As with all technology in the enterprise, uptime is critical for handheld devices. To ensure this, mobile software deployments for thousands of devices requires careful planning, testing and attention to detail. I’ve outlined some best practices and tips learned from assisting many companies with their rugged Android deployments via Mobile Device Management tools (MDMs). These are the key areas that I typically will provide guidance to companies on.
We are proud to announce BlueFletch CEO and Managing Partner, Richard Makerson, is a finalist for the Atlanta Business Chronicle 2018 Small Business Person of the Year Award. Here is an excerpt of the Q&A with Richard that appeared in the Atlanta Business Chronicle.
When rugged devices first were deployed into the wild, the modern MDM solutions we know today did not exist. The pioneers of enterprise mobility had to create solutions for the problems they faced. Early in my career at Accenture we essentially built a platform on top of Windows CE that allowed applications to shared common components in order for us to rapidly build mobile applications. However, so many of the legacy devices that have served in warehouses, grocery stores, airports, etc., need to be replaced and so should the old way of managing rugged devices.
Near field communications (NFC) is an interesting technology that is built into most modern smartphones. Recently I read an article outlining how to read NFC tags on Android. The article did a good job at giving a basic overview of the implementation, but using the steps described left me with some questions and for my use case it did not work.
Each organization will have a unique approach to staging devices; however, there are overarching principles that should be considered by all organizations. Ensuring the topics below have been addressed should help shape a reliable and scalable process for provisioning ruggedized Android devices. These concepts and recommendations are based on BlueFletch’s experience of designing and piloting staging processes for many clients, from a few hundred devices to over forty thousand.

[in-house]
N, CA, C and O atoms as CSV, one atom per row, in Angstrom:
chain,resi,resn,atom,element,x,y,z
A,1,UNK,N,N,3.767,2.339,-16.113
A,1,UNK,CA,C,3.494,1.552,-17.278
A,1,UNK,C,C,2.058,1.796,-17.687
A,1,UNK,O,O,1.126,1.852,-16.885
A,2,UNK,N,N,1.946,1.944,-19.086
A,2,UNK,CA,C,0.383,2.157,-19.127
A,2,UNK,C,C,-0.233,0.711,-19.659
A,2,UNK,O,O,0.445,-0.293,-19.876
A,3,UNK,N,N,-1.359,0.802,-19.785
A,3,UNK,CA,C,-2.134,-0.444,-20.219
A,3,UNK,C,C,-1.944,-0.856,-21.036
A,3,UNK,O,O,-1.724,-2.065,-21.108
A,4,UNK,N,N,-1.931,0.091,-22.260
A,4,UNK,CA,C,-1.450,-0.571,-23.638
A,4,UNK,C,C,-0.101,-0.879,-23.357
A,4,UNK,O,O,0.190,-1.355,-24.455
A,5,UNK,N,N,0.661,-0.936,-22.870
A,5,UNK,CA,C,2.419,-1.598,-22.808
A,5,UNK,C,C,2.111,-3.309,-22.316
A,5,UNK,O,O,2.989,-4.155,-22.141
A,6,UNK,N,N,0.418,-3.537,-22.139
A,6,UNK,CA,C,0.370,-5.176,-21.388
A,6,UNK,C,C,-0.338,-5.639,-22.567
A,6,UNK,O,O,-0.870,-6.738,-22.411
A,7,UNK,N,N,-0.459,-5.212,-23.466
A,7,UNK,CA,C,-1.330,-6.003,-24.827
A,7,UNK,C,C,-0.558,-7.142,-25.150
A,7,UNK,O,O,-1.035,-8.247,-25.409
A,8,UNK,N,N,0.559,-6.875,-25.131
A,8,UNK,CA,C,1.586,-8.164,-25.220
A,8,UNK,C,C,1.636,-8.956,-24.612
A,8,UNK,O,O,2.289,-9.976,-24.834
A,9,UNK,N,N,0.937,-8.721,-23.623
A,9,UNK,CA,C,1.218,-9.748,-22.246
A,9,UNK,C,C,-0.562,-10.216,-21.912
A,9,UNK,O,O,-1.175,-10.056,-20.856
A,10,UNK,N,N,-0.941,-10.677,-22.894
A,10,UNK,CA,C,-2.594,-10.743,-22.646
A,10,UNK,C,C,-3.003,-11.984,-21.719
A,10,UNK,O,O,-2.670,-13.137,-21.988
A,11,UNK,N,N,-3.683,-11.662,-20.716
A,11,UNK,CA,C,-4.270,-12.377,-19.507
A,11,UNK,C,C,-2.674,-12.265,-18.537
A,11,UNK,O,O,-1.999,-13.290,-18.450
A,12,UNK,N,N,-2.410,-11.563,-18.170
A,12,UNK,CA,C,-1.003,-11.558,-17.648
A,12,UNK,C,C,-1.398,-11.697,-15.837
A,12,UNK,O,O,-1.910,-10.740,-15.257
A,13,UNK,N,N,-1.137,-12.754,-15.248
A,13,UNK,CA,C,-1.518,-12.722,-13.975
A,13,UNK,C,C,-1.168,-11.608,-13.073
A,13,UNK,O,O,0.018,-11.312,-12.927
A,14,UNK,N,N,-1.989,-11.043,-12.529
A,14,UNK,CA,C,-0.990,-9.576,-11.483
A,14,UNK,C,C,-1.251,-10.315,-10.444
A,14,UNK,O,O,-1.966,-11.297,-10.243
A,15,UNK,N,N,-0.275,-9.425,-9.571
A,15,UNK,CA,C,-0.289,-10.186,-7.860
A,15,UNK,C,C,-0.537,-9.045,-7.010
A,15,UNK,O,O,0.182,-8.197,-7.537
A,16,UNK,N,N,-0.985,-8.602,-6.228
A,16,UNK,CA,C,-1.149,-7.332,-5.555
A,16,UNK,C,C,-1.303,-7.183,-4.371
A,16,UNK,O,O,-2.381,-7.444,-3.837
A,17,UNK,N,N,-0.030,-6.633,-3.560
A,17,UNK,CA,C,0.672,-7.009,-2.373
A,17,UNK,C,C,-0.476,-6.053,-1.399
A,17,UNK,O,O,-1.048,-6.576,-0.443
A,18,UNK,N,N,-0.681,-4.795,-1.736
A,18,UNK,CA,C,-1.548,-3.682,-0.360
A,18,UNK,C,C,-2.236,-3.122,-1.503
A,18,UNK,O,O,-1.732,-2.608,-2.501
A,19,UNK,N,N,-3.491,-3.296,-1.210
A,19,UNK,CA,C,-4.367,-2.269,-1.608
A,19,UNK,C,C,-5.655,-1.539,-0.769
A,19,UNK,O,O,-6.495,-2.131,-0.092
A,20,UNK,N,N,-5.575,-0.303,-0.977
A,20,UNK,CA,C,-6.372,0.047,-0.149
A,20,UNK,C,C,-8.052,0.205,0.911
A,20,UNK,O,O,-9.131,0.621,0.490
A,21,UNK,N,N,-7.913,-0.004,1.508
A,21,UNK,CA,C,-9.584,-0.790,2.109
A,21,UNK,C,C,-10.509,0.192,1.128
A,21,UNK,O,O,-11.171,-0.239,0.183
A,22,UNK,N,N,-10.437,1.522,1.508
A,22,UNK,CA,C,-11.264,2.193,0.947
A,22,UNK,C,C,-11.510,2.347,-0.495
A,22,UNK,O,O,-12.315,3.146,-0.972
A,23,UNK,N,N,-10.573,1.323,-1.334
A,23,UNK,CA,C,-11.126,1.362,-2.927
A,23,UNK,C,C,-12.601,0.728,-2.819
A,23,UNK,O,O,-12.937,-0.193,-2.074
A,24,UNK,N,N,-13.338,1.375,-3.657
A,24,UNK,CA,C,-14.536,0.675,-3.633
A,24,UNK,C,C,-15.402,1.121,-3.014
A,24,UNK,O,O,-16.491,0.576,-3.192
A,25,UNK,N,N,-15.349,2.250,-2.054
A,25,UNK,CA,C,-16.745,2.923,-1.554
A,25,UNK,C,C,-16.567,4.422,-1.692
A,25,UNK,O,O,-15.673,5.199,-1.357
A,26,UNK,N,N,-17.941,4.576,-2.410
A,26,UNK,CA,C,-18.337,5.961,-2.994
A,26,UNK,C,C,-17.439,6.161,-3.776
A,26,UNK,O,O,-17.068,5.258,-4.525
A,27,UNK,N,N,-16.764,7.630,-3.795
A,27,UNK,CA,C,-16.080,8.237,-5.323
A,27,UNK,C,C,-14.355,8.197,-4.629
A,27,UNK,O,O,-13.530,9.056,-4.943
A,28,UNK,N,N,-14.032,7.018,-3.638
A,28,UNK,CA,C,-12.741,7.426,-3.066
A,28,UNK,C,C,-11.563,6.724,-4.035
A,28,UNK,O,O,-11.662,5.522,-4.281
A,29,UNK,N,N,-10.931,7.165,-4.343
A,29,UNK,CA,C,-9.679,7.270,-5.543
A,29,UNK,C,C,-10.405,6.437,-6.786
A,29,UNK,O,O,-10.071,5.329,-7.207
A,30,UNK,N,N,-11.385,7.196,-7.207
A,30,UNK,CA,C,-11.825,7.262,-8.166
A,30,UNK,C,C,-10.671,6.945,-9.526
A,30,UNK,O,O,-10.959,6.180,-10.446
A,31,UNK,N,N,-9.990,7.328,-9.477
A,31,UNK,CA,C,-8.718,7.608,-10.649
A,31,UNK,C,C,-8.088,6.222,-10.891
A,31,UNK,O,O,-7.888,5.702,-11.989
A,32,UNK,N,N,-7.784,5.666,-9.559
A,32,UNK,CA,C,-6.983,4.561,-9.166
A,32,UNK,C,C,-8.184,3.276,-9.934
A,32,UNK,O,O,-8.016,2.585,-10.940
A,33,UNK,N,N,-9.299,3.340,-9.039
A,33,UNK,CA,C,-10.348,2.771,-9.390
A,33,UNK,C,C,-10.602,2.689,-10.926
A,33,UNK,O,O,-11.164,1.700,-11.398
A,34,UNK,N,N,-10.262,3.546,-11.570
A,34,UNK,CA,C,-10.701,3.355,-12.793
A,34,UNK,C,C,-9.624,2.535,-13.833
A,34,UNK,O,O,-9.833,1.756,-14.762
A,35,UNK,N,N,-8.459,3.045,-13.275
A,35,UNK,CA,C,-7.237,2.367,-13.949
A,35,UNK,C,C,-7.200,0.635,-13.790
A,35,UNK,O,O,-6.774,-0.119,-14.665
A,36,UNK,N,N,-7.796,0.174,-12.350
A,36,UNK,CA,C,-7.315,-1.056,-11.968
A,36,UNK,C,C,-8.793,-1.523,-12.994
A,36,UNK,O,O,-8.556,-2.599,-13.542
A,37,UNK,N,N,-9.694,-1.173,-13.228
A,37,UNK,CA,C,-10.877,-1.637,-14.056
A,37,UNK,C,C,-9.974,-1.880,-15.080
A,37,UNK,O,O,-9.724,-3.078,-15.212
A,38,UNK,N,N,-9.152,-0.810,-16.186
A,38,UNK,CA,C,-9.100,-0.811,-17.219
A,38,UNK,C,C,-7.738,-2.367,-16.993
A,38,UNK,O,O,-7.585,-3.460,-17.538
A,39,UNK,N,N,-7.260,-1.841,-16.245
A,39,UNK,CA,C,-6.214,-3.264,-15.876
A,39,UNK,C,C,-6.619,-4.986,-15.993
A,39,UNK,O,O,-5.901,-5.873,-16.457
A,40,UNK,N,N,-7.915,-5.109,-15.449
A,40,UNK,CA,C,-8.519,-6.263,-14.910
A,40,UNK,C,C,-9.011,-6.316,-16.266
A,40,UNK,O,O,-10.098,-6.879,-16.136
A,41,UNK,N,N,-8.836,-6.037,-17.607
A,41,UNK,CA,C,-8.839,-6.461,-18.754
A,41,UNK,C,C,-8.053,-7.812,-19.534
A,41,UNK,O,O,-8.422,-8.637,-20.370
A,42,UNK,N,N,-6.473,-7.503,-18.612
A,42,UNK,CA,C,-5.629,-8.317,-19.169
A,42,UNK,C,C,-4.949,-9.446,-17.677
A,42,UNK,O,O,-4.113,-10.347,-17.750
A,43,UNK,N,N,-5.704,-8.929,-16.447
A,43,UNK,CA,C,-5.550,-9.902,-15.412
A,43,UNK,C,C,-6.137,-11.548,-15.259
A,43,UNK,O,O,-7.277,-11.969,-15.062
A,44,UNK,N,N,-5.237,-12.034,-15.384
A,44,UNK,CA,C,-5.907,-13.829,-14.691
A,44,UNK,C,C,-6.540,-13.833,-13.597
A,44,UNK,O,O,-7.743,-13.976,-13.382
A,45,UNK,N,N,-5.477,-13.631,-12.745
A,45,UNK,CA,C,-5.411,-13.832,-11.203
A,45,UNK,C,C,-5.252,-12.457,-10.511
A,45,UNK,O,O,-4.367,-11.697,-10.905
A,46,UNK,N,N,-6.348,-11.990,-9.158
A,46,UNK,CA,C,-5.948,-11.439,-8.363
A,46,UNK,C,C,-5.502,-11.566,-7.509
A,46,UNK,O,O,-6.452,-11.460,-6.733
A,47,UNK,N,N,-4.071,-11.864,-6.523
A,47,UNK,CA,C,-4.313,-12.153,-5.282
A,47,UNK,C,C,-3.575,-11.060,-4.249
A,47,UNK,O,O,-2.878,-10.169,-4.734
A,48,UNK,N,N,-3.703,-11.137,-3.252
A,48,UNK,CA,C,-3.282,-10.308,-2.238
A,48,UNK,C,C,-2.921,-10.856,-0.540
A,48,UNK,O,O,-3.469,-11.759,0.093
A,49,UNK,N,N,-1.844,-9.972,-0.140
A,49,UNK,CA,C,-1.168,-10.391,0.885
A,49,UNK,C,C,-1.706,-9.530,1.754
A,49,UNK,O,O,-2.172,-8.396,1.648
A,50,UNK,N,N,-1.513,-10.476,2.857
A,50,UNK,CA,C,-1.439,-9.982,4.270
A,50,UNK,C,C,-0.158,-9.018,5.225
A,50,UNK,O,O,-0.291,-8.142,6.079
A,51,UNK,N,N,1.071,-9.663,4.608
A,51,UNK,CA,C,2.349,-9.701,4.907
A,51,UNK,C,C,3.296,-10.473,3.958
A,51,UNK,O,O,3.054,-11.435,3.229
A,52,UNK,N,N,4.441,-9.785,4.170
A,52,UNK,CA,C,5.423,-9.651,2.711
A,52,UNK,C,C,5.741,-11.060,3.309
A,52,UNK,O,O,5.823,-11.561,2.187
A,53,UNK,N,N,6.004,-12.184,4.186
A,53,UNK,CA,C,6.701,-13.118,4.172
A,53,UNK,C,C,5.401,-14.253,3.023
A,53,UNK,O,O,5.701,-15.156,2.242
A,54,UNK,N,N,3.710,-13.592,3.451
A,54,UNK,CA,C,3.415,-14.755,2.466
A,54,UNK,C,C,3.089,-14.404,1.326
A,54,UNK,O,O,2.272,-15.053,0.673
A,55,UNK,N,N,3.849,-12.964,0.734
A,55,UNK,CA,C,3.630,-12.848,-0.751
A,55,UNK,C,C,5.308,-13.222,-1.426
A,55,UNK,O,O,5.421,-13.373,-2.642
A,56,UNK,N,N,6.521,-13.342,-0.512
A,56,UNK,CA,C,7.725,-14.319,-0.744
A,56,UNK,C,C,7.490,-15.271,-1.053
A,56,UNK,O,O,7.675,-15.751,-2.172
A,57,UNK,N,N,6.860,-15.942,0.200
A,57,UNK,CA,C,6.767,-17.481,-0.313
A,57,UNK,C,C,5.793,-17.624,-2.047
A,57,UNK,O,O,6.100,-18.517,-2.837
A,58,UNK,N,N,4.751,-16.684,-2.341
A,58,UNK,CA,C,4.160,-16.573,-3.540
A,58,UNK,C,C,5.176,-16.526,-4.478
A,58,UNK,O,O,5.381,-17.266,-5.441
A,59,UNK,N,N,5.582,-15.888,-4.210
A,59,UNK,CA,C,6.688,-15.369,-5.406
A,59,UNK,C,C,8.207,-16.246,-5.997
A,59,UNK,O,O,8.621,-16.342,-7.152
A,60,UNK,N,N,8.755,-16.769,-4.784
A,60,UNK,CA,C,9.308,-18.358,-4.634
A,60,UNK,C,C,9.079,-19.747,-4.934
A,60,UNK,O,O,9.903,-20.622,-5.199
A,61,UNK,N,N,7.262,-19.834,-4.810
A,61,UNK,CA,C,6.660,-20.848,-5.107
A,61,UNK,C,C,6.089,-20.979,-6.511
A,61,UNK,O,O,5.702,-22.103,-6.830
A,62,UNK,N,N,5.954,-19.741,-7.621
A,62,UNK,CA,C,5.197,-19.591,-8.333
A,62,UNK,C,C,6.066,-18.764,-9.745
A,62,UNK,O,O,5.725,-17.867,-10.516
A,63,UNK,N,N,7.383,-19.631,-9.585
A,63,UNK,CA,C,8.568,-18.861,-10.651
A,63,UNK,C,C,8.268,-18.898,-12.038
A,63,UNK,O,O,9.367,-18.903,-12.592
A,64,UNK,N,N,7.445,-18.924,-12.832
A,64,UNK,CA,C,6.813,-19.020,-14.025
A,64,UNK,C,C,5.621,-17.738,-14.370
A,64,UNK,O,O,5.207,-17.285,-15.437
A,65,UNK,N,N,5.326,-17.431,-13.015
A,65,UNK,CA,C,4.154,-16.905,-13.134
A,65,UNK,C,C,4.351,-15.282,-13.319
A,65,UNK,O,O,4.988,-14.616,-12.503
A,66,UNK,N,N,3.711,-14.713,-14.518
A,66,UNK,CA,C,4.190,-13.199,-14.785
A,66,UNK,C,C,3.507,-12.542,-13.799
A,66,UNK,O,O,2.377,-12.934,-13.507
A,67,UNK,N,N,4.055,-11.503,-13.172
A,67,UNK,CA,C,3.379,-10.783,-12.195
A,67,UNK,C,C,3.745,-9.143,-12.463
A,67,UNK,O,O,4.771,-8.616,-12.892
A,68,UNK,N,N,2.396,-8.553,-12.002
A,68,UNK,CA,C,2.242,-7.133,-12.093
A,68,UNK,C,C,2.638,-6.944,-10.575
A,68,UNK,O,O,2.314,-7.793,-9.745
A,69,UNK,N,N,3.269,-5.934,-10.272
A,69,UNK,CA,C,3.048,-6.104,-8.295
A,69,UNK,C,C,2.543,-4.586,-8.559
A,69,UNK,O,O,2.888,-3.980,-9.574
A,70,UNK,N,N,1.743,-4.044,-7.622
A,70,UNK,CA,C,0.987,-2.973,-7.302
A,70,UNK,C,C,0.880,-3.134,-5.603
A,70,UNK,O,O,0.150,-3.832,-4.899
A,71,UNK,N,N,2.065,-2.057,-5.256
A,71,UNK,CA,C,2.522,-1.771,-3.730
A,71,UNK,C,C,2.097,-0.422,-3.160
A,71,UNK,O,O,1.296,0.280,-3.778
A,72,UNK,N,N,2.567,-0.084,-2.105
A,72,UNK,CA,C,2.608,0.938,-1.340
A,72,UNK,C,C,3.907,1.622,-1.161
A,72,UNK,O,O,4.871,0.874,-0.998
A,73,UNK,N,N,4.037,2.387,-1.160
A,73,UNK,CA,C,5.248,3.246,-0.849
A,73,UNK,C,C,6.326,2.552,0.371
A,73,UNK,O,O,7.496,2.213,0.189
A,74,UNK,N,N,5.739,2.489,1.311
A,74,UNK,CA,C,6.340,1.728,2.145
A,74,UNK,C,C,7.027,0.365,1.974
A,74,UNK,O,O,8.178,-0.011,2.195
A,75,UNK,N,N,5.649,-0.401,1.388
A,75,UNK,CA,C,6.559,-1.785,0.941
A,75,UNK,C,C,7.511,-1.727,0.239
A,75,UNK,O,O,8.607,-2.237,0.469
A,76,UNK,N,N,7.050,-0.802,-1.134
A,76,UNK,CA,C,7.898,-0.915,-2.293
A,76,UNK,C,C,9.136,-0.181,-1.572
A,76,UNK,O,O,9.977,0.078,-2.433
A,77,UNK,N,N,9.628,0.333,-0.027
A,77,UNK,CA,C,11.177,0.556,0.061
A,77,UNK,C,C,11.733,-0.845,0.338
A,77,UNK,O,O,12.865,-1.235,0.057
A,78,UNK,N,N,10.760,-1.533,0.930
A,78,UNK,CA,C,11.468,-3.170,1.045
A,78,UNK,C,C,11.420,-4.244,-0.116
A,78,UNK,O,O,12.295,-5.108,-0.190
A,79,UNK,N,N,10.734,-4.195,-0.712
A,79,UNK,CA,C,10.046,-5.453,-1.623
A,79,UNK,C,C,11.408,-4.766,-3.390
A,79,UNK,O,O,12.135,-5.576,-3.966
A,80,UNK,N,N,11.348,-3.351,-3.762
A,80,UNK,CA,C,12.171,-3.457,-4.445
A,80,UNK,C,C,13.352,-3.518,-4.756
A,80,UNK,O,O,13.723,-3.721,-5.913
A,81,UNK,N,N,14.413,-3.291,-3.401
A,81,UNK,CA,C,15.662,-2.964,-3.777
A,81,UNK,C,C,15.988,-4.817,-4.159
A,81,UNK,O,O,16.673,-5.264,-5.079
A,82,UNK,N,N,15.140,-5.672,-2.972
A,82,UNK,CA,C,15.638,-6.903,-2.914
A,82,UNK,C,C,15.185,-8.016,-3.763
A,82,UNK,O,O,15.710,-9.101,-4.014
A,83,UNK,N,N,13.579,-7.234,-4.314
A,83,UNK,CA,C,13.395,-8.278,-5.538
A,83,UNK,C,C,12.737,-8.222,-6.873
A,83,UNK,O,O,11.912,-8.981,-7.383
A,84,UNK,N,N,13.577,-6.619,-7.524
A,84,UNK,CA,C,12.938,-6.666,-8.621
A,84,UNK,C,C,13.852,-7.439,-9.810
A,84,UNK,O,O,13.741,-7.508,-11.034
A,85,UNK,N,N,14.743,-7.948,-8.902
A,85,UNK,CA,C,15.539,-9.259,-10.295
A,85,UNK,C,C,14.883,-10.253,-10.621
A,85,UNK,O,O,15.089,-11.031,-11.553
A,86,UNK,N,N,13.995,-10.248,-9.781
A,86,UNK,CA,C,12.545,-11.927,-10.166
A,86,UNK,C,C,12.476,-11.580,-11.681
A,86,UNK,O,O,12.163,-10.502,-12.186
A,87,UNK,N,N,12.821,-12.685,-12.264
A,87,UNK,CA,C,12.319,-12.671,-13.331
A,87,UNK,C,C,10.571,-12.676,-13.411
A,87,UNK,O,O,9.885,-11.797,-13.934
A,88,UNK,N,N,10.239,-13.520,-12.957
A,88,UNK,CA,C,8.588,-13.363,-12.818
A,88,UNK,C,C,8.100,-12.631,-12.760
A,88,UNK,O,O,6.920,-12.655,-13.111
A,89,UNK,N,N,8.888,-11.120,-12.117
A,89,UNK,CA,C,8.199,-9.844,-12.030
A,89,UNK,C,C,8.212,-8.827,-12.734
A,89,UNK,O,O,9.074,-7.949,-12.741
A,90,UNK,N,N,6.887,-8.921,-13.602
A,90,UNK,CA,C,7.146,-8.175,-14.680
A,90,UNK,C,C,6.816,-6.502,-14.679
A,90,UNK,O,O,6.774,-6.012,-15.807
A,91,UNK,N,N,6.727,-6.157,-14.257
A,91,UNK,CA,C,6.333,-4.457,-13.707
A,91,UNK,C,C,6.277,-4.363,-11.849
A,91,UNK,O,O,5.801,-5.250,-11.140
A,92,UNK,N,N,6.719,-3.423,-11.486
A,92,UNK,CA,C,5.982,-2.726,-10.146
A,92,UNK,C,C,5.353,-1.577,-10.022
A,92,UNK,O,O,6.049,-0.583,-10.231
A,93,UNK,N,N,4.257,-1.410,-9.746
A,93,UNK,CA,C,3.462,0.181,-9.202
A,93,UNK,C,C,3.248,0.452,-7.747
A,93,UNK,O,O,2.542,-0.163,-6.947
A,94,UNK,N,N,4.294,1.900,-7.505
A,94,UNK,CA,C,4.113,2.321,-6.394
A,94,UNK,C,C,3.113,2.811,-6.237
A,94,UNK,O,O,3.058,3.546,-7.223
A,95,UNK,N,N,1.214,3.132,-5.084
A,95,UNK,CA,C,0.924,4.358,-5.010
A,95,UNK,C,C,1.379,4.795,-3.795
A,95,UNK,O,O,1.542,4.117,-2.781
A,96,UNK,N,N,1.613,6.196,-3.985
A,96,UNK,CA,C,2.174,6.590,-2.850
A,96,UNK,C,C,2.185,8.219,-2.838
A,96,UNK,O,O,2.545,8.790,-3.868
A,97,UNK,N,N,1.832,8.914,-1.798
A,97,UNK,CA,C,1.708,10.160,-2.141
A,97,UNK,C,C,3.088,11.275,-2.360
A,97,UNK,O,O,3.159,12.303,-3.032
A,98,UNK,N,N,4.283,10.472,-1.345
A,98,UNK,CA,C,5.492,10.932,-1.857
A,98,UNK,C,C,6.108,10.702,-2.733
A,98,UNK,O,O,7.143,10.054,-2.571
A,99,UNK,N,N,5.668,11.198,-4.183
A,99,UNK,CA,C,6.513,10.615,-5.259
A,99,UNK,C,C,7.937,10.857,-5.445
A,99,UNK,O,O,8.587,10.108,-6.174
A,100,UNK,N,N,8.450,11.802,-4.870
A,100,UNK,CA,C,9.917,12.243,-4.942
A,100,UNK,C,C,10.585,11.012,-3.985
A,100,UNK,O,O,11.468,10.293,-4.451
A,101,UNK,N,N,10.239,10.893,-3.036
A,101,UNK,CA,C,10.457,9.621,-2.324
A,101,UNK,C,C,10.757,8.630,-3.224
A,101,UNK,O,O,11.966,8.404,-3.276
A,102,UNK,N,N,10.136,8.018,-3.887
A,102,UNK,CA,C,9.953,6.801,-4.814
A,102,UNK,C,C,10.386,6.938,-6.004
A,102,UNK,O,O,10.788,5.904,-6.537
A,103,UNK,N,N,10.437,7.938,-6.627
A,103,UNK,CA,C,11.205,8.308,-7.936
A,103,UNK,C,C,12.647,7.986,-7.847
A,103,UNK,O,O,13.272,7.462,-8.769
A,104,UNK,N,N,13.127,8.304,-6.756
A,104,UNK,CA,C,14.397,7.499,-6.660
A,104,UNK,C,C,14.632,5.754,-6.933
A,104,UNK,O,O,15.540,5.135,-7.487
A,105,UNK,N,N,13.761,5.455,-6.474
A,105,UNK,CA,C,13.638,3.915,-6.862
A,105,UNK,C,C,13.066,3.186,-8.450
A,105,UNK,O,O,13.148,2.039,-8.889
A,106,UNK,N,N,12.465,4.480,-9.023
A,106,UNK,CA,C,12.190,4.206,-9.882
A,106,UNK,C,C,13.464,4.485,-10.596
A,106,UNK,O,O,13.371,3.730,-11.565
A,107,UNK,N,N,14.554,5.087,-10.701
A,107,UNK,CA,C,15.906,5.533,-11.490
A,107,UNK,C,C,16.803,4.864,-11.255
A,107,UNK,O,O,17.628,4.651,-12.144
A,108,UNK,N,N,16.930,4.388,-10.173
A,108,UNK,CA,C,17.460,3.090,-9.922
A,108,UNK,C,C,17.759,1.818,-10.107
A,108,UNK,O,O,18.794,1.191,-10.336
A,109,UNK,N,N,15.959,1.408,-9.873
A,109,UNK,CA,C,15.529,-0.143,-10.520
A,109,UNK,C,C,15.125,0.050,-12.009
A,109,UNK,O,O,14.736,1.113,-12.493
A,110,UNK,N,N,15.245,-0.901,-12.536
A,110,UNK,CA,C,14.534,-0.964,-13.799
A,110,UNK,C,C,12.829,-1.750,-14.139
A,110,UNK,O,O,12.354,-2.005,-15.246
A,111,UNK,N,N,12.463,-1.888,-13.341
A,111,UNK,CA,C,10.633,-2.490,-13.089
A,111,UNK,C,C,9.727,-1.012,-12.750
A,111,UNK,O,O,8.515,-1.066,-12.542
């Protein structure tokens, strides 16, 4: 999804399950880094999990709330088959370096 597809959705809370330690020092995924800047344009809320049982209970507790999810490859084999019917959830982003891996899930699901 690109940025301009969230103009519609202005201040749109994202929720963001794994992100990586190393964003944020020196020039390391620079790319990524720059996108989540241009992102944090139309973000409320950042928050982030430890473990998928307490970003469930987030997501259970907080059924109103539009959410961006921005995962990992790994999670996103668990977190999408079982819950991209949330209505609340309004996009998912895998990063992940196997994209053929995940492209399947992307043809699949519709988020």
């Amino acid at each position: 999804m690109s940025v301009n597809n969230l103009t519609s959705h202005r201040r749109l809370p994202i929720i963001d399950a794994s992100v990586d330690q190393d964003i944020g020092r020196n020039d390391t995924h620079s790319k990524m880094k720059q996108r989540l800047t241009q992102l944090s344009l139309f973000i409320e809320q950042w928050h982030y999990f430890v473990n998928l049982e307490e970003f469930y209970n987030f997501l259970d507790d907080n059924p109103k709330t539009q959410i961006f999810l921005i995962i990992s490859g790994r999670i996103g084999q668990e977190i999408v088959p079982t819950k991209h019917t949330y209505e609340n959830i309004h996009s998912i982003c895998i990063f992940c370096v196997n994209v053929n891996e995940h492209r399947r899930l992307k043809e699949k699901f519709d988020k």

Lots of buttons means it’s awesome… right?
I had a recent Uber ride in a Ford Explorer and was incredibly overwhelmed by the quantity of buttons on the dashboard. It occurred to me that there must have been dozens, if not hundreds, of people in the design and review cycles for this product before it went to market. I wondered if at any point in time someone stopped the meeting to ask: “Is this the best design for our average user”
By contrast, the picture below is of the steering wheel of a Formula one car. The design is by no means simple. But, every one of the buttons is designed for a specific use case that the driver needs to perform during the race. Nothing in the car is there because a designer said to themselves “I guess they might need a button to do XYZ… lets throw it in so the marketing guys stop bugging us about innovative features.”
Upon further analysis of my preferences, I realized I have a bit of crush on things that are very useful but are also simple. The trick is to figure out how to balance these two sides of the simple/useful equation… It’s harder than you think.
Editors note: This post was originally published in February 2015 and has been completely revamped and updated for accuracy and comprehensiveness.
With most companies focusing on mobile strategies and investing heavily in software, tools and devices, there is a natural need to kick the tires before pulling the trigger on their next mobile-related investment. A proof of concept (POC) is an excellent way to test the feasibility of an idea or demonstrate a theoretical concept in practice.
My career path to Chief Executive Officer at BlueFletch was built on years of mobile proof of concepts. Many of these POCs have been in large enterprises and governmental organizations with a key focus on replacing legacy devices. Usually these companies require devices that are ruggedized and can survive in the end-user’s workplace environment.
We are entering another era of ruggedized device replacement for enterprises. The current fleet of devices in service are well past their service lifetime and are running Microsoft Windows CE, with an operating system that is effectively 10+ years old. Others, are running terminal emulation applications that should have been replaced in the late 1990s.
Editors note: This post was originally published in September 2015 and has been completely revamped and updated for accuracy and comprehensiveness.
Are you suffering from any of the following symptoms: panic setting in when your phone’s battery is dying, frustration from not being able to find an open outlet at the airport, or being tangled in a web of charging cables? You just might be one of the billions experiencing inadequate battery life in smartphones.
Lithium-ion has dominated consumer electronics as the rechargeable battery of choice for years. These batteries are chosen by device manufactures for their high energy capacity and high cycle life, meaning they can be charged and discharged many times without degrading. However, lithium-ion technology hasn’t changed much in 20 years despite the shrinking and thinning form factor of mobile devices and the increase in complexity of software. There have been only marginal improvements to capacity, but manufacturers leverage it to power advanced chip and graphic specs instead of increasing device uptime.